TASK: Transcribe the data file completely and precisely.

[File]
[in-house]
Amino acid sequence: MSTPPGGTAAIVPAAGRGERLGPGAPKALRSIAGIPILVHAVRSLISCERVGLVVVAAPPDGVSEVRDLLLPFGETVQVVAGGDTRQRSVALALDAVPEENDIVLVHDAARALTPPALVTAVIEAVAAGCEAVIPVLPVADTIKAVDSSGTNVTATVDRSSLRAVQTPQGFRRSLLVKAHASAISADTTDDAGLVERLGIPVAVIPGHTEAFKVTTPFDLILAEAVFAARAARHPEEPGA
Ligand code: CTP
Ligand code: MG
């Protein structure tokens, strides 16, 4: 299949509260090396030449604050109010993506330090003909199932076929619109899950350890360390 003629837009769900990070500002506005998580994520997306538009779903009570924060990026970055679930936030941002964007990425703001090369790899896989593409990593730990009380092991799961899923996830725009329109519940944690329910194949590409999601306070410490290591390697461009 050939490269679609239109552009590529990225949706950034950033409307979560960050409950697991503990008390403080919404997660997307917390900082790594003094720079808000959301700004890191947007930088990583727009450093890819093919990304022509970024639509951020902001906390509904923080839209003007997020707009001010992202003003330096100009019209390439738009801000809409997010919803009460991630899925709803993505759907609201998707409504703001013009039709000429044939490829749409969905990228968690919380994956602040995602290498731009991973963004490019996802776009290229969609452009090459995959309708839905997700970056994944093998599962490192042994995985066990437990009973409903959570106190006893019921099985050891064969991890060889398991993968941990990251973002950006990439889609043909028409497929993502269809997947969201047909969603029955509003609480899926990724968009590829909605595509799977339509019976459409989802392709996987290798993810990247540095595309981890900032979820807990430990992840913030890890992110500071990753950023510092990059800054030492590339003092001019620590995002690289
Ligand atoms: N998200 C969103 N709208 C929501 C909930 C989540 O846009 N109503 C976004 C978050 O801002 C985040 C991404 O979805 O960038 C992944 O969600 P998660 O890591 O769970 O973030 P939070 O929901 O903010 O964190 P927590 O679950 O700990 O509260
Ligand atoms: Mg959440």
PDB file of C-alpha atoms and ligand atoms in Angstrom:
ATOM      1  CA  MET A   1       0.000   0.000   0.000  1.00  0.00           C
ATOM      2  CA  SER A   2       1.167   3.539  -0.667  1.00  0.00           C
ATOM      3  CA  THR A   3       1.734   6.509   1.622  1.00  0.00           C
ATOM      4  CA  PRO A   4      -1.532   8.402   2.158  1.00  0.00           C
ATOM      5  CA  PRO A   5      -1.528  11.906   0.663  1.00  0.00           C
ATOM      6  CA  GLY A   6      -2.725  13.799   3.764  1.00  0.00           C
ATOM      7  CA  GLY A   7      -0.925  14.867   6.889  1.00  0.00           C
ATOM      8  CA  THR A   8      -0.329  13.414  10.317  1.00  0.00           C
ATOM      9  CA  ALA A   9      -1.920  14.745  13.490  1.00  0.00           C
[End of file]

[in-house]
Amino acid sequence: MSTPPGGTAAIVPAAGRGERLGPGAPKALRSIAGIPILVHAVRSLISCERVGLVVVAAPPDGVSEVRDLLLPFGETVQVVAGGDTRQRSVALALDAVPEENDIVLVHDAARALTPPALVTAVIEAVAAGCEAVIPVLPVADTIKAVDSSGTNVTATVDRSSLRAVQTPQGFRRSLLVKAHASAISADTTDDAGLVERLGIPVAVIPGHTEAFKVTTPFDLILAEAVFAARAARHPEEPGA
Ligand code: CTP
Ligand code: MG
């Protein structure tokens, strides 16, 4: 299949509260090396030449604050109010993506330090003909199932076929619109899950350890360390 003629837009769900990070500002506005998580994520997306538009779903009570924060990026970055679930936030941002964007990425703001090369790899896989593409990593730990009380092991799961899923996830725009329109519940944690329910194949590409999601306070410490290591390697461009 050939490269679609239109552009590529990225949706950034950033409307979560960050409950697991503990008390403080919404997660997307917390900082790594003094720079808000959301700004890191947007930088990583727009450093890819093919990304022509970024639509951020902001906390509904923080839209003007997020707009001010992202003003330096100009019209390439738009801000809409997010919803009460991630899925709803993505759907609201998707409504703001013009039709000429044939490829749409969905990228968690919380994956602040995602290498731009991973963004490019996802776009290229969609452009090459995959309708839905997700970056994944093998599962490192042994995985066990437990009973409903959570106190006893019921099985050891064969991890060889398991993968941990990251973002950006990439889609043909028409497929993502269809997947969201047909969603029955509003609480899926990724968009590829909605595509799977339509019976459409989802392709996987290798993810990247540095595309981890900032979820807990430990992840913030890890992110500071990753950023510092990059800054030492590339003092001019620590995002690289
Ligand atoms: N998200 C969103 N709208 C929501 C909930 C989540 O846009 N109503 C976004 C978050 O801002 C985040 C991404 O979805 O960038 C992944 O969600 P998660 O890591 O769970 O973030 P939070 O929901 O903010 O964190 P927590 O679950 O700990 O509260
Ligand atoms: Mg959440």
PDB file of C-alpha atoms and ligand atoms in Angstrom:
ATOM      1  CA  MET A   1       0.000   0.000   0.000  1.00  0.00           C
ATOM      2  CA  SER A   2       1.167   3.539  -0.667  1.00  0.00           C
ATOM      3  CA  THR A   3       1.734   6.509   1.622  1.00  0.00           C
ATOM      4  CA  PRO A   4      -1.532   8.402   2.158  1.00  0.00           C
ATOM      5  CA  PRO A   5      -1.528  11.906   0.663  1.00  0.00           C
ATOM      6  CA  GLY A   6      -2.725  13.799   3.764  1.00  0.00           C
ATOM      7  CA  GLY A   7      -0.925  14.867   6.889  1.00  0.00           C
ATOM      8  CA  THR A   8      -0.329  13.414  10.317  1.00  0.00           C
ATOM      9  CA  ALA A   9      -1.920  14.745  13.490  1.00  0.00           C